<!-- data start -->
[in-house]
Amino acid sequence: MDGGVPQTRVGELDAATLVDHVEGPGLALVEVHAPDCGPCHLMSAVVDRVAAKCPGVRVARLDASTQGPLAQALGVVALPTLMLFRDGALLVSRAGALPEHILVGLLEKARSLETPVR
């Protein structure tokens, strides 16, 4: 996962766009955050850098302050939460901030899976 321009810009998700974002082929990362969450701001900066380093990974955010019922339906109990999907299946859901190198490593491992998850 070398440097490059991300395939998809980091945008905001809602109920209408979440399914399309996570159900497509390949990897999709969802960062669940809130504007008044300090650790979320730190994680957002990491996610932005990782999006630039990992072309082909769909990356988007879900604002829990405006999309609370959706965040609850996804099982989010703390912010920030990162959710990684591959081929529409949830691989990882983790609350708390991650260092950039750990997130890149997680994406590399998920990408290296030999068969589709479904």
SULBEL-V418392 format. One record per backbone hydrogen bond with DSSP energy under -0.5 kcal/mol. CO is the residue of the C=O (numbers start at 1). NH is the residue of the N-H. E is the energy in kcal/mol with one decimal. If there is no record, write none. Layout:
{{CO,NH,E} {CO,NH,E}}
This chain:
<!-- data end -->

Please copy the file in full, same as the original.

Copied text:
[in-house]
Amino acid sequence: MDGGVPQTRVGELDAATLVDHVEGPGLALVEVHAPDCGPCHLMSAVVDRVAAKCPGVRVARLDASTQGPLAQALGVVALPTLMLFRDGALLVSRAGALPEHILVGLLEKARSLETPVR
């Protein structure tokens, strides 16, 4: 996962766009955050850098302050939460901030899976 321009810009998700974002082929990362969450701001900066380093990974955010019922339906109990999907299946859901190198490593491992998850 070398440097490059991300395939998809980091945008905001809602109920209408979440399914399309996570159900497509390949990897999709969802960062669940809130504007008044300090650790979320730190994680957002990491996610932005990782999006630039990992072309082909769909990356988007879900604002829990405006999309609370959706965040609850996804099982989010703390912010920030990162959710990684591959081929529409949830691989990882983790609350708390991650260092950039750990997130890149997680994406590399998920990408290296030999068969589709479904």
SULBEL-V418392 format. One record per backbone hydrogen bond with DSSP energy under -0.5 kcal/mol. CO is the residue of the C=O (numbers start at 1). NH is the residue of the N-H. E is the energy in kcal/mol with one decimal. If there is no record, write none. Layout:
{{CO,NH,E} {CO,NH,E}}
This chain: